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The potential of our own creativity is rapidly being compromised by the era we live in. I believe that genius in the 21st century will be attributed to people who are able to unplug from the constant state of reactionary workflow, reduce their amount of insecurity work, and allow their minds to solve the great challenges of our era. Brilliance is so rare because it is always obstructed, often by the very stuff that keeps us so busy. — Scott Belsky
I went to hear Gabrielle Bernstein and Mastin Kipp speak to a packed room of mostly women, mostly young. During the Q & A a dark-haired beauty stood up in the second row and asked: what do you do in the meantime when you’re still trying to find your Purpose? How do you find your Purpose?
(Yes, this is the kind of scene where people talk about ‘spirit’ and use the word purpose with a capital P. If you’re not into that vocab, I get it, but bear with me.)
She said she was doing the soul-searching and writing in her journal and taking action to explore different things and opening herself up to be receptive and letting things come to her. She said she was “praying on it”. But what should she do?
“Everything you’re already doing,” Gabby said instantly. “You answered your own question. You’re doing your spiritual practice – “ She snapped her fingers. “Deepen your spiritual practice! That’s your Purpose right now! See, spirit is speaking through me, from me to you, and now you know. That’s your Purpose.” She beamed.
I liked this answer. Maybe you don’t officially believe in god(dess)– I consider myself to be an atheist – but you can think of a spiritual practice as a creative practice. It’s when you carve out time each day to tap into the “internal guidance system” as Gabby put it: the enigmatic underside of your mind that doesn’t deal in words but sends up messages like flares: hunches, dreams, images, gut feelings, all forms of an intuitive and nonverbal intelligence that lives in your heart and stomach as well as your head.
In his book THE CLICK MOMENT, Frans Johannson has a chapter called “The Twilight of Logic”. In a world that’s changing so quickly – and when the speed of change itself is speeding up – planning for the future becomes problematic. The rules are too random. And the same logic that is apparent to you is also apparent to all the other guys, which means that everybody ends up doing the same things — which means that logic is no longer a competitive advantage.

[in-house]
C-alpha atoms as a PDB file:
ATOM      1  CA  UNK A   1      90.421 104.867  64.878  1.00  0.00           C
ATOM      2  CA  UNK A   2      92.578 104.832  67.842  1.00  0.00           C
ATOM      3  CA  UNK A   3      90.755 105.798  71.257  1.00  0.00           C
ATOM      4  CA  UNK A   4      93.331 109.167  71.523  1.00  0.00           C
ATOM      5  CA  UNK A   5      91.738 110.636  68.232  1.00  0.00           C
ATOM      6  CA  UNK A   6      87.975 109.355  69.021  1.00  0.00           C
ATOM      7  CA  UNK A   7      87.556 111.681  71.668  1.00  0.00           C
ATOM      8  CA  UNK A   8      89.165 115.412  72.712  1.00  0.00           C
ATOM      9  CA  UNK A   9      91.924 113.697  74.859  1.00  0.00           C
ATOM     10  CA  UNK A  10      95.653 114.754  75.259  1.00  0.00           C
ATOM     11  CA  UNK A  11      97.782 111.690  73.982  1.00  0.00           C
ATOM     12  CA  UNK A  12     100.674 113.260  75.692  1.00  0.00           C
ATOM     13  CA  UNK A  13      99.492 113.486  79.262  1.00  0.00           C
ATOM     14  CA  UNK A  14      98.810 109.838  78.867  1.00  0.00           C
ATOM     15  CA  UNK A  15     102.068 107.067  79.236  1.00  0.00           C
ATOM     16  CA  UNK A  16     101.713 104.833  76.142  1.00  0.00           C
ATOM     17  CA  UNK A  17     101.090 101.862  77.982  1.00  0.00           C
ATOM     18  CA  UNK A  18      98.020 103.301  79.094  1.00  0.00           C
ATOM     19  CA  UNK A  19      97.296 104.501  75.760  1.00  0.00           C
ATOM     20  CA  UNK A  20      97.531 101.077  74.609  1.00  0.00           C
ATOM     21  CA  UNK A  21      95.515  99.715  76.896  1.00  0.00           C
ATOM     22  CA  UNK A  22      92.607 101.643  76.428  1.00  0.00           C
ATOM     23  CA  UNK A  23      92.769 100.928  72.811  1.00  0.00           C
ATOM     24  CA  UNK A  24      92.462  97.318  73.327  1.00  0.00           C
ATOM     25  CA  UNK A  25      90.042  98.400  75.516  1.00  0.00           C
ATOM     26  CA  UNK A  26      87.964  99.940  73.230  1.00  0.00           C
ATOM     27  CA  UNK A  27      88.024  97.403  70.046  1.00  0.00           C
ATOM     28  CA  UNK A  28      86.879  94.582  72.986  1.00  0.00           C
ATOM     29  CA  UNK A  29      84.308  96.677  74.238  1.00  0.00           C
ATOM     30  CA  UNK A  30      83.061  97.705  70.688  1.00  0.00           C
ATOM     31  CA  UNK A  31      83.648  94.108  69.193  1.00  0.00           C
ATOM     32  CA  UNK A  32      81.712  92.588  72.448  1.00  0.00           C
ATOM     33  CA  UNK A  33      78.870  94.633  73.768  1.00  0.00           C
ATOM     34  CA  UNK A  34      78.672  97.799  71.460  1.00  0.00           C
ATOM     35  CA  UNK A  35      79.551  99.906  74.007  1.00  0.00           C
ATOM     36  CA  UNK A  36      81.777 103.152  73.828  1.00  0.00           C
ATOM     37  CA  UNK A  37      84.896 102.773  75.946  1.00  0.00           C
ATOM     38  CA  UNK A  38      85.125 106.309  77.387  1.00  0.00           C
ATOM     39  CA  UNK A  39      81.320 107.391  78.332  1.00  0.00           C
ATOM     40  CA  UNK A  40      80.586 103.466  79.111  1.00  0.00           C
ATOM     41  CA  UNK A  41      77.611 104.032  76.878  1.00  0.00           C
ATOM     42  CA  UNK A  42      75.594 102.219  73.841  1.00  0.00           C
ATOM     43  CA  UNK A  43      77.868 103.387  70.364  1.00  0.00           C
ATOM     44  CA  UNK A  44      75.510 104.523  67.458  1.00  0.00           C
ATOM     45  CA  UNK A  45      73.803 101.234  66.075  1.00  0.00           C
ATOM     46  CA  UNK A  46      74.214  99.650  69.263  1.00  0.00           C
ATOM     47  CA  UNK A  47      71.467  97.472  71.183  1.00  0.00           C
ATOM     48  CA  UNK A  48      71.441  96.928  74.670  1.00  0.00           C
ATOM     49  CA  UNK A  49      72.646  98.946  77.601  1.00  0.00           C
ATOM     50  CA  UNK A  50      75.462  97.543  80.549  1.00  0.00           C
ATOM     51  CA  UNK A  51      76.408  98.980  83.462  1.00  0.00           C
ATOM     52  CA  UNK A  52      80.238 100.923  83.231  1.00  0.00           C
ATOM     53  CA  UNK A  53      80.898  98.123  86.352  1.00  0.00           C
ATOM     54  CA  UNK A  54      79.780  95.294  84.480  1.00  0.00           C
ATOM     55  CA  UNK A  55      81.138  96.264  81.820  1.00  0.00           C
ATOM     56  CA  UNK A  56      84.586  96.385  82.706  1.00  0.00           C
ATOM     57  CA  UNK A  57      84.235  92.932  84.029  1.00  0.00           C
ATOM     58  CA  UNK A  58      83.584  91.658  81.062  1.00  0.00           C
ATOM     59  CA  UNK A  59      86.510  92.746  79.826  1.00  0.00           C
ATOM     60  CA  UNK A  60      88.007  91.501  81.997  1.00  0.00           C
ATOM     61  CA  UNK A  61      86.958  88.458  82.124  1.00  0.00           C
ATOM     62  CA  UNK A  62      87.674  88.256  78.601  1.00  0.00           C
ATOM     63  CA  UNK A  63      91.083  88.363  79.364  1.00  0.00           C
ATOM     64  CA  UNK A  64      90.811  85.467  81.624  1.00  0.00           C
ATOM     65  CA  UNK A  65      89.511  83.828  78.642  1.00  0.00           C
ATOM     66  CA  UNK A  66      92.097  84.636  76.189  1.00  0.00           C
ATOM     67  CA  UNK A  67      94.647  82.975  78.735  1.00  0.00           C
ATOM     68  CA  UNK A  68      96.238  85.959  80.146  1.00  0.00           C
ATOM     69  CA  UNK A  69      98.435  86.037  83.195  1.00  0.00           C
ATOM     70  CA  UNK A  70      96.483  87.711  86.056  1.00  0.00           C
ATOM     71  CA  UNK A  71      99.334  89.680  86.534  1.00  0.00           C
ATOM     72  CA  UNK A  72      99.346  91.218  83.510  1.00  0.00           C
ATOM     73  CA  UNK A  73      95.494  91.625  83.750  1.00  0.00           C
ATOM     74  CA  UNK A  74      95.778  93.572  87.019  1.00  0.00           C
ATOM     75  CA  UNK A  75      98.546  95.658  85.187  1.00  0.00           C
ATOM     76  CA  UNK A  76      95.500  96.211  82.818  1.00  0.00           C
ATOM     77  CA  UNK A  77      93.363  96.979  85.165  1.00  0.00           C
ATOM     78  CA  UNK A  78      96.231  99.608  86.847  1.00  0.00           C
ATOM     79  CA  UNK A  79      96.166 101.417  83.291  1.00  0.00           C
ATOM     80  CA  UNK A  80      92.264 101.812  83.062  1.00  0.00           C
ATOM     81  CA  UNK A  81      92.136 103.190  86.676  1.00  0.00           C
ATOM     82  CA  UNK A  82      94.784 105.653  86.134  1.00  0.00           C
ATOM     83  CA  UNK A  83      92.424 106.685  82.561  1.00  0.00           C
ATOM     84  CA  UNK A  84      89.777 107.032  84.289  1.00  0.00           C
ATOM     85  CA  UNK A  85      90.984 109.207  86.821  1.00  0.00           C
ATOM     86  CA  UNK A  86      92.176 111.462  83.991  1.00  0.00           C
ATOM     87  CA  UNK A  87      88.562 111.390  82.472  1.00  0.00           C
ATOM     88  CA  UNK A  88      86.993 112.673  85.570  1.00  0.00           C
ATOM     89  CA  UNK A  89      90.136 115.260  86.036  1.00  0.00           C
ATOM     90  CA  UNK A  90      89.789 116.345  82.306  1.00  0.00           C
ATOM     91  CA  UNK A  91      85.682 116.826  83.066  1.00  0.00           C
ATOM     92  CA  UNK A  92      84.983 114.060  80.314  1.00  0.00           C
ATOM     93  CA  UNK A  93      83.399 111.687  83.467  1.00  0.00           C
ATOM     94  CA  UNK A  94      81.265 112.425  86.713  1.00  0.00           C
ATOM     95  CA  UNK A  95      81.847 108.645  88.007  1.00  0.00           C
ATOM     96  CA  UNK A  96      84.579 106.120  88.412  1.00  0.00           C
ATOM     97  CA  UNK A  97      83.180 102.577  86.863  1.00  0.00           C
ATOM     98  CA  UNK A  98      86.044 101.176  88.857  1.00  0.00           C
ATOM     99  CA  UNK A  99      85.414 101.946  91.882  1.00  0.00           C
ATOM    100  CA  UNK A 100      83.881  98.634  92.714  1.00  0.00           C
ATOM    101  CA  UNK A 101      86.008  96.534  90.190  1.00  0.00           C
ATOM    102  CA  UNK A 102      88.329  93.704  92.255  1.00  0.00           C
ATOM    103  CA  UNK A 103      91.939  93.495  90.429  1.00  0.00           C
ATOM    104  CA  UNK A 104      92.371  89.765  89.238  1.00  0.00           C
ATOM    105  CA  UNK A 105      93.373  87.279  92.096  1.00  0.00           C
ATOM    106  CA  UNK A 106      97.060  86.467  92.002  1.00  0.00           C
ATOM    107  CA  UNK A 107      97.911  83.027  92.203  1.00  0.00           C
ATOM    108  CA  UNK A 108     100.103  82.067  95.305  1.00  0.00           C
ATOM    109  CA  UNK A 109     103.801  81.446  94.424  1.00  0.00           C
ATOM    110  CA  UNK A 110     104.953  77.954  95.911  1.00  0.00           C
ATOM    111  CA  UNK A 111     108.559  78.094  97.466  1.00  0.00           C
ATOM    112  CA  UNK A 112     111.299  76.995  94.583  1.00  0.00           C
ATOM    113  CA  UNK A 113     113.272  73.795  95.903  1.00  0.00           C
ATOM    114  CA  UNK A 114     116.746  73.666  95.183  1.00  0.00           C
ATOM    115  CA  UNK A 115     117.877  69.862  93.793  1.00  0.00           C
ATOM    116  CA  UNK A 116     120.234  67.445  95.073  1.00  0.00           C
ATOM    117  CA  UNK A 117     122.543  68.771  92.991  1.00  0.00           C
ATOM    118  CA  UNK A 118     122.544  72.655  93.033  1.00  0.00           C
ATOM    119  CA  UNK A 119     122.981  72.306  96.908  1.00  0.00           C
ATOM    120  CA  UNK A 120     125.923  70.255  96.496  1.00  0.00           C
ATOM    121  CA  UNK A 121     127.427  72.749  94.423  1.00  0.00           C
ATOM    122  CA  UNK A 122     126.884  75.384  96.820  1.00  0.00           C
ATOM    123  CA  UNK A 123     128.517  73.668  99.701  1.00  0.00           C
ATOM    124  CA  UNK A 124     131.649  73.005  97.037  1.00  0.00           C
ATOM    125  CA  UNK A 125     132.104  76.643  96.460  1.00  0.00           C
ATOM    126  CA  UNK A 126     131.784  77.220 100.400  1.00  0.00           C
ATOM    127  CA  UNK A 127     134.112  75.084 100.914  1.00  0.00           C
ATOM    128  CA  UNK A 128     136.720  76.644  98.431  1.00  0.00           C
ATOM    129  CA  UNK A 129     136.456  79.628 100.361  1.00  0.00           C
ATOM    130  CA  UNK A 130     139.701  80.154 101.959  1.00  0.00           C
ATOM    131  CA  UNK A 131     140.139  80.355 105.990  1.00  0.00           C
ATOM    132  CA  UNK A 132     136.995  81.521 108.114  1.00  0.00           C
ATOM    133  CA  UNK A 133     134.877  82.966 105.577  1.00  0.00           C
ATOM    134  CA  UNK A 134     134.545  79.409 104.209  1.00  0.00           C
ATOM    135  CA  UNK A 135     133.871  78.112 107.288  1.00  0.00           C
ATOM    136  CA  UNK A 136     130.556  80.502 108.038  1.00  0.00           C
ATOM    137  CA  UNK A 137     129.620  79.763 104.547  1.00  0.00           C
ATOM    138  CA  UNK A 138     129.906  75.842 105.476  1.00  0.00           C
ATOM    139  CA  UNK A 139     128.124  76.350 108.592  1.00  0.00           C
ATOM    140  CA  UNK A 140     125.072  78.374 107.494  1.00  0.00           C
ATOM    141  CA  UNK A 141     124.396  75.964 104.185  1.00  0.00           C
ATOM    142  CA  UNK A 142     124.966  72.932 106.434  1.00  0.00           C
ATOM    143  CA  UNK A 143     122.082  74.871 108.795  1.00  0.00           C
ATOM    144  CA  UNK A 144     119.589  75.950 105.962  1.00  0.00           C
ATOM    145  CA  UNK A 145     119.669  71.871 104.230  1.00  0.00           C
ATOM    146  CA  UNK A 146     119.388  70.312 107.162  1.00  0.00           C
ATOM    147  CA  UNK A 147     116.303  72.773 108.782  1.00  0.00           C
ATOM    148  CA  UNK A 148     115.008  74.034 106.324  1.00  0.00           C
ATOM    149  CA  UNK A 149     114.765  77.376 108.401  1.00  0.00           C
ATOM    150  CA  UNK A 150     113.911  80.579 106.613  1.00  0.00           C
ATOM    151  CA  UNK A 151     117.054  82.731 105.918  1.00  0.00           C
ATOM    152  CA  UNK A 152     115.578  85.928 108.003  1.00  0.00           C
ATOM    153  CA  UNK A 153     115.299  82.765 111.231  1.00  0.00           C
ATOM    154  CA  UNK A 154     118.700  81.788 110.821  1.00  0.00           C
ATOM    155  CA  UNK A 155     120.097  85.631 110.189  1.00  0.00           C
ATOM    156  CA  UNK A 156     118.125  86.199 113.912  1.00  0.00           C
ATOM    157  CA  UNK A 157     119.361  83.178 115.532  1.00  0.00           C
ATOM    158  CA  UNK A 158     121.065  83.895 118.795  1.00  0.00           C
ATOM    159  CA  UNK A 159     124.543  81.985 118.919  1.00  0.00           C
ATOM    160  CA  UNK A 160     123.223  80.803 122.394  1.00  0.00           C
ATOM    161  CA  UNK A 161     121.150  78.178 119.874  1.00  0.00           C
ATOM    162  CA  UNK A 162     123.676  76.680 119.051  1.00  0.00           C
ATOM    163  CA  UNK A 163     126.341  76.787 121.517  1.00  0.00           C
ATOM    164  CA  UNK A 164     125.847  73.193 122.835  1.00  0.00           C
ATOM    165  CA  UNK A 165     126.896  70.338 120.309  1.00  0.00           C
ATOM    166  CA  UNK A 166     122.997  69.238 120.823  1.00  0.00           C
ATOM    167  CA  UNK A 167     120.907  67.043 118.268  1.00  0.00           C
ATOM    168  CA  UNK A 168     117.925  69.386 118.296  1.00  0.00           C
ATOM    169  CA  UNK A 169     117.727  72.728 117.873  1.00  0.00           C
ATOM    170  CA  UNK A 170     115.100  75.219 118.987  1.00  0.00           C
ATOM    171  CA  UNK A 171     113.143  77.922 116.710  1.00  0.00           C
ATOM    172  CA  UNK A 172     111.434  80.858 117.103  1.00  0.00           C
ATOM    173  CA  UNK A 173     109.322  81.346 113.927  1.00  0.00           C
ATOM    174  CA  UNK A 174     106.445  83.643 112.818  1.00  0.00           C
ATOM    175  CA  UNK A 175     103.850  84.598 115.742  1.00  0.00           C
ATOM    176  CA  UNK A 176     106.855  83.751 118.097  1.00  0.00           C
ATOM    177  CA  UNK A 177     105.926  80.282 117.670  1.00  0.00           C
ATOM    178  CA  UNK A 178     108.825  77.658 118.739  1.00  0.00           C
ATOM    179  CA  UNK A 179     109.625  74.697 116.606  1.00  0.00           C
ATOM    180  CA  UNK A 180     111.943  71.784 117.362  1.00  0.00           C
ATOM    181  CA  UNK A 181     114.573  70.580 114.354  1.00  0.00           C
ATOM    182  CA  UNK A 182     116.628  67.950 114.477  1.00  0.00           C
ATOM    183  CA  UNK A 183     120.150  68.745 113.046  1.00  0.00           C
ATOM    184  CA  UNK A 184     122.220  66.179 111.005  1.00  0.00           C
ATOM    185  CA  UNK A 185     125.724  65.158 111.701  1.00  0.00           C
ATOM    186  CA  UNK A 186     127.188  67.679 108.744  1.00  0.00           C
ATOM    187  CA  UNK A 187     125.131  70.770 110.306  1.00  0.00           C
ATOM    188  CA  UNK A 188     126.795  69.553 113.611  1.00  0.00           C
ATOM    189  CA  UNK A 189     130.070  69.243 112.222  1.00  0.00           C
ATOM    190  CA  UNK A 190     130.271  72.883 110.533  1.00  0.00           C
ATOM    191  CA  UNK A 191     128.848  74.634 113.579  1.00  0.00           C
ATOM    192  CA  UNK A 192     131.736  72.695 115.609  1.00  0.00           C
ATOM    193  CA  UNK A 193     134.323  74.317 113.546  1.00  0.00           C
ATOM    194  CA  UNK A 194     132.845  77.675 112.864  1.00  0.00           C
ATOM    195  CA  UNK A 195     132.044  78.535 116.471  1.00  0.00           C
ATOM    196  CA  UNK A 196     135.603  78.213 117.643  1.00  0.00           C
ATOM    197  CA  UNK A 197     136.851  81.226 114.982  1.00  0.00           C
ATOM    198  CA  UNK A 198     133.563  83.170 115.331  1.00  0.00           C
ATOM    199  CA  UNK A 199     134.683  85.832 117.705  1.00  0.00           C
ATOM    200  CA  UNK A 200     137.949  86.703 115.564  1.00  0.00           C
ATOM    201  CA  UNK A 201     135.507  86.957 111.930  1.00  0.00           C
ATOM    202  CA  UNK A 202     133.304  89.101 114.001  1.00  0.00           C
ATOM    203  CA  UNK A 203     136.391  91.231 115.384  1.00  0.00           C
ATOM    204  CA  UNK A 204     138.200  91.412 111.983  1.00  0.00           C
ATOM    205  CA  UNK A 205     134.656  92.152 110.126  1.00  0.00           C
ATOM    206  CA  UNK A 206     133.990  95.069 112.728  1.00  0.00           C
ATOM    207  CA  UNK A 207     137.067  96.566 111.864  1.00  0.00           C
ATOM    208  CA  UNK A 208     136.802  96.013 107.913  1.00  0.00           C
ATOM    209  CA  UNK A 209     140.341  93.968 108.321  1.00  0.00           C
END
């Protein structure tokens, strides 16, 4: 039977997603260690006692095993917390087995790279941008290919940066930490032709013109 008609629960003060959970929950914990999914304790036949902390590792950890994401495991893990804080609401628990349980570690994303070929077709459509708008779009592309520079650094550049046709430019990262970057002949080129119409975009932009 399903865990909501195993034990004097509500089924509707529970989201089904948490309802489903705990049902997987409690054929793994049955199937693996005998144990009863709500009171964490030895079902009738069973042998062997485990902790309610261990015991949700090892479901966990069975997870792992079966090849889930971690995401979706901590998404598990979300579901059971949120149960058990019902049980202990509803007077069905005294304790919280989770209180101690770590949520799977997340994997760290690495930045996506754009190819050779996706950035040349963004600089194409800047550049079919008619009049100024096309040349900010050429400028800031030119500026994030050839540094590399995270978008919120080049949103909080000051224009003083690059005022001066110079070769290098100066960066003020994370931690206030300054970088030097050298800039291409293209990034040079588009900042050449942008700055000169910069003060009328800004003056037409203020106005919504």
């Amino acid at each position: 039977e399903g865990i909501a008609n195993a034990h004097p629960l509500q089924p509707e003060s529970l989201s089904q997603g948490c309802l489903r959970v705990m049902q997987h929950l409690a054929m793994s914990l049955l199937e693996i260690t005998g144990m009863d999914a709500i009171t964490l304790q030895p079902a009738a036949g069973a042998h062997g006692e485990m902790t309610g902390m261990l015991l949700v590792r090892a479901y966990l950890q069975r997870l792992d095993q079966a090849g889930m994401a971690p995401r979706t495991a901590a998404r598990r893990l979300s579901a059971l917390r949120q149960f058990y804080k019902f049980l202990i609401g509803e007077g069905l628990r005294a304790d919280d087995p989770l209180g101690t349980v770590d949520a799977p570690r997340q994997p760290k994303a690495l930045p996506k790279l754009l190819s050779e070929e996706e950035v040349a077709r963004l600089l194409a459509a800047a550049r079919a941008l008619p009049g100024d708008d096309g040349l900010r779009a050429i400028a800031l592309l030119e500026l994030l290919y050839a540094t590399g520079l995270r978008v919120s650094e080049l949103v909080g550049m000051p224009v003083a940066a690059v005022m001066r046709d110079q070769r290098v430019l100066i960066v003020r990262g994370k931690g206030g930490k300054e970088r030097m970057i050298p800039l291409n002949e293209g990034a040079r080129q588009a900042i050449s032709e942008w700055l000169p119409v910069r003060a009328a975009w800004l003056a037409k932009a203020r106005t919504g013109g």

If you have an English degree and you don’t know what to do with your life, it makes a lot of sense to go to law school. You can graduate along with everybody else who had the equally good sense to go to law school. You can then enter a job market so flooded with lawyers that now there aren’t enough jobs for them, let alone genuine career tracks.
As Johannson points out:
“Your chances of success actually drop when you analyze the market and try to predict what you need to succeed. Because logic led people to conclude that law school was a great way to become successful, law school became the exact opposite.”
So what’s the alternative?
Do something magical.
“There is really only one answer,” says Johannson, “it has to be an approach that is not logical, however strange that may sound.”
This is where the X factor comes in. Luck. Serendipity. The click moment: that moment of insight, that creative leap, that changes everything. When Diane Von Furstenberg thought up the wrap dress. When Apple came out with the iPod. When Stephenie Meyer dreamed into being the plot and characters of TWILIGHT.
Johannson talks in terms of big, career-defining, category-reinventing ‘click moments’, but what if a life can also be composed of small ‘click moments’ — one after another after another — that build on each other…and open up into something amazing?
How can you prepare yourself, in the course of daily life, to have those moments as often as possible?
Creativity builds on itself. It’s like links in a chain. Each link hooks off the other — off the other — off the other until you’ve made it to the opposite shore.
But you can’t get to that final link until you’ve progressed along all the ones preceding it.
It’s the unknowing that’s scary. I deal with this as a writer of fiction; I wrestle it to the ground (except when I don’t). No matter how extensively you outline, there is – at least for me – that sense of groping through the dark with barely enough light to see by. When the characters start talking, when the story starts lifting its head off the screen, I realize all over again that the world of an outline – a plan – is fixed and unchanging. The world of a story is not.